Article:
As the last few days of 'summer' come to an end, we are left seeking warmer attire to replace slip ons, Birkenstocks and the occasional pair of flip flops.

Britain's default weather of rain, damp and cold is about to befall the nation. Now is the time for footwear of a more hardy disposition.

But it would be thoughtless, and stupid, to go straight for your dad's trusty hiking boots off the garage shelf. Yes, it may be amazing you share the same shoe size as your old man but trodding the high street looking like a lost groundsman is not a strong look. 

Boots say to the general public that you've prepared for the new season and you plan to look good. 

Here's how to wear boots...well.

Let's break it down into three easy sections... 



Morgan black

We kick off with the cardinal rule. Never wear boots with baggy pants. The point is to show off the silhouette of the boot you've splashed out on...not make yourself look several inches shorter or about to appear as an extra in Save The Last Dance.

Whether you're wearing jeans, pants or chinos, try to make them tapered or slim but never skin tight. Cost and time may be an issue but getting your pants tailored to suit you perfectly is a safe bet. With a higher heel than normal shoes, finding pants off the peg that fit well can be hit and miss.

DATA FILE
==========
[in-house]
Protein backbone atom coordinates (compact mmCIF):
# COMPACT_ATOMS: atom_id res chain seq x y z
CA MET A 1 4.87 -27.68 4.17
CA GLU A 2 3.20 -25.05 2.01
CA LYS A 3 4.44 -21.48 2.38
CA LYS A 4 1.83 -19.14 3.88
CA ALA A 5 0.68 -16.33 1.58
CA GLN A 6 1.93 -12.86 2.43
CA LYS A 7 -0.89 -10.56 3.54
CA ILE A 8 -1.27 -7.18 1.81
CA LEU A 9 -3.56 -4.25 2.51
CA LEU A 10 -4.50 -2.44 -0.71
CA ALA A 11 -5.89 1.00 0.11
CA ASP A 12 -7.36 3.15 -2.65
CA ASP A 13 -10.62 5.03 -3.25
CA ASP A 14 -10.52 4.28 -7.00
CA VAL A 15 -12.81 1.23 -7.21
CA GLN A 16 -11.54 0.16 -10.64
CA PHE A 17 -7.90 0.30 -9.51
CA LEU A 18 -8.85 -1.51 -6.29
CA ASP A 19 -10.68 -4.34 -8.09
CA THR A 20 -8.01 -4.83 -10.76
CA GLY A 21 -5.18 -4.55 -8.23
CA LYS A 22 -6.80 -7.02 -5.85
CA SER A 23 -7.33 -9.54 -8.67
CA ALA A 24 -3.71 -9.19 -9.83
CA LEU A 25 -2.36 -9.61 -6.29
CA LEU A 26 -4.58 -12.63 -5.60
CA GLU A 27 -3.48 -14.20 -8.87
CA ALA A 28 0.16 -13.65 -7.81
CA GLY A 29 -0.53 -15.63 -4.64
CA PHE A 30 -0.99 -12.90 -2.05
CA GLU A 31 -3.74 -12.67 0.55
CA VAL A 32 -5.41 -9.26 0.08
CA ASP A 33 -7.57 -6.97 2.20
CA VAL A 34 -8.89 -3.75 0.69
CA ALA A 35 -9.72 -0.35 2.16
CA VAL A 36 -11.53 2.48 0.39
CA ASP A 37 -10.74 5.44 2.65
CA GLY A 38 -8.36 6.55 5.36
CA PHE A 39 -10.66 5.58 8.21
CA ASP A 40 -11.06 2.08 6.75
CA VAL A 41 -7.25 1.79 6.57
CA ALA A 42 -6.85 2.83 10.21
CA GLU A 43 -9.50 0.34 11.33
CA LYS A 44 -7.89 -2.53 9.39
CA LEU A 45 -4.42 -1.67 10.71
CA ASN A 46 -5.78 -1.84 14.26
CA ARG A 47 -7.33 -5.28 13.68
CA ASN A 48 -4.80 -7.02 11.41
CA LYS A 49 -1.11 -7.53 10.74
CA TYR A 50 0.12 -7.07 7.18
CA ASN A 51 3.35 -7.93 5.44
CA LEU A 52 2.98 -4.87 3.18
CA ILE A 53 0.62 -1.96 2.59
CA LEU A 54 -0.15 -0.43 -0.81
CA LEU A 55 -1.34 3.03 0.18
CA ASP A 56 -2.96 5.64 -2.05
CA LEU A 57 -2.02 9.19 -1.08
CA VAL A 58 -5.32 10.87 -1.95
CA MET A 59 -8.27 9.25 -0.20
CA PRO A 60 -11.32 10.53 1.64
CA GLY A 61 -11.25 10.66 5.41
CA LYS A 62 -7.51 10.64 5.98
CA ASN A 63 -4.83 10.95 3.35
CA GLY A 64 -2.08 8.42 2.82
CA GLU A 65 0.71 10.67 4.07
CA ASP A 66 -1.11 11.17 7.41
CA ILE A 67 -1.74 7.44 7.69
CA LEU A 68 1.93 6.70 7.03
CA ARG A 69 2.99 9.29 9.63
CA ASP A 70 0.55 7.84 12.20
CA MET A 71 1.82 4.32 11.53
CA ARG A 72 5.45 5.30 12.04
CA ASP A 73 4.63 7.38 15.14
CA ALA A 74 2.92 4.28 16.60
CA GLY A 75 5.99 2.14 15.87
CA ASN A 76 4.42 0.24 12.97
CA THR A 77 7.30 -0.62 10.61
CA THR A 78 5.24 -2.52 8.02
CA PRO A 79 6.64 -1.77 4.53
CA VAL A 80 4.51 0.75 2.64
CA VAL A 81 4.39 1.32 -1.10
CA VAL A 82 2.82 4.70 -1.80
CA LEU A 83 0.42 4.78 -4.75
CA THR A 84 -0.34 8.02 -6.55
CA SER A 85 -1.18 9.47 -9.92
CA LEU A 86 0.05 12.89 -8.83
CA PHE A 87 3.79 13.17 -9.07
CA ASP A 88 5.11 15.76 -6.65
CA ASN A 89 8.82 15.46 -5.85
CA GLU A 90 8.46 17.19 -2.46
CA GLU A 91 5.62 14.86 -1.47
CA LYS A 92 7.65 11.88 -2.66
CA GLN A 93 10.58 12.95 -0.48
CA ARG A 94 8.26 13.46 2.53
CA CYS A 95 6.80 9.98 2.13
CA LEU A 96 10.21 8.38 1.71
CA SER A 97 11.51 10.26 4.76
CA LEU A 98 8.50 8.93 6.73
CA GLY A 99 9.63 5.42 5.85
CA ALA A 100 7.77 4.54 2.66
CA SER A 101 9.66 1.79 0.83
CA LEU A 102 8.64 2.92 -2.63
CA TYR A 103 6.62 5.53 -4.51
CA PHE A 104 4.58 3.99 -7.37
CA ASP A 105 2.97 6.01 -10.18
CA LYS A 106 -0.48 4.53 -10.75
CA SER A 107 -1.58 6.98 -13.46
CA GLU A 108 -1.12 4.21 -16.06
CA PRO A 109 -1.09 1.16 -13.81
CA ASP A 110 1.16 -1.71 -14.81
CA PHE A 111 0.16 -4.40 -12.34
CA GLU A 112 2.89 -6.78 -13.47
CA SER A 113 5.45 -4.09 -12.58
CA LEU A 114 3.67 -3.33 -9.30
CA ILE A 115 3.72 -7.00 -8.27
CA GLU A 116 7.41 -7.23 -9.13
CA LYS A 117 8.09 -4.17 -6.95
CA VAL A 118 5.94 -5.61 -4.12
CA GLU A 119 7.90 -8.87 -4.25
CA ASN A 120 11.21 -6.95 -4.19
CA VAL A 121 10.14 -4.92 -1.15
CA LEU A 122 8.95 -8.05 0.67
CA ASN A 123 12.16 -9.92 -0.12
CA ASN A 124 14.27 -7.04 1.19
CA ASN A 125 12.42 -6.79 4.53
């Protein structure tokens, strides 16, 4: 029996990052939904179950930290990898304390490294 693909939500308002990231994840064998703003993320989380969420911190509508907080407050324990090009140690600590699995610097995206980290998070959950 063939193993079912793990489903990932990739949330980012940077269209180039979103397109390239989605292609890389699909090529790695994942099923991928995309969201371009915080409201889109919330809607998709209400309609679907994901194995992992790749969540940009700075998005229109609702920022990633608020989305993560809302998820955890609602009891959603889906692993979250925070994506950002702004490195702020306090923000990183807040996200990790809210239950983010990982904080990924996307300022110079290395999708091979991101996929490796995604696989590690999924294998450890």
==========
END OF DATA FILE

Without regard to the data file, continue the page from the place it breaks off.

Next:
And anyone that tucks the pants into the boot gets an automatic dismissal from the GS club. 



Tremont tan

To cuff or not to cuff. Here at GSHQ we don't judge. You want to cuff on your Chelsea boots, go right ahead.

Just remember any cuffing - deep or double - will instantly take height off your profile. You can cuff over the boots, or cuff slightly over the front with the boot pull tabs sticking out. 

Just make sure there isn't a visible gap ('the breaking point') between the top of the boot and the end of the cuff. There's nothing worse that showing a bit of bare skin or sock looking like a rejected member of Mumford & Sons.  



Sherwood, herringbone tan 

The fit should be snug but not tight. The eyelets on either side should be no less than an inch apart once your laces are tied. If the laces are too close there's too much room over the bridge of the foot and the size is too big. Conversely, if the eyelets are far apart your foot is stretching the vamp and the shoe is too small.

Next, check if the heel fits well by walking up a flight of stairs. If you can feel space between the ball of your foot and the shoe, they're likely too big.

Finally there should be about a 1/2 inch between the end of your longest toe and the end of the front of the shoe. Generally, this is about the size of the tip of your index finger (for small hands) or little finger (for large hands). 

October 17, 2019 — Simon Smith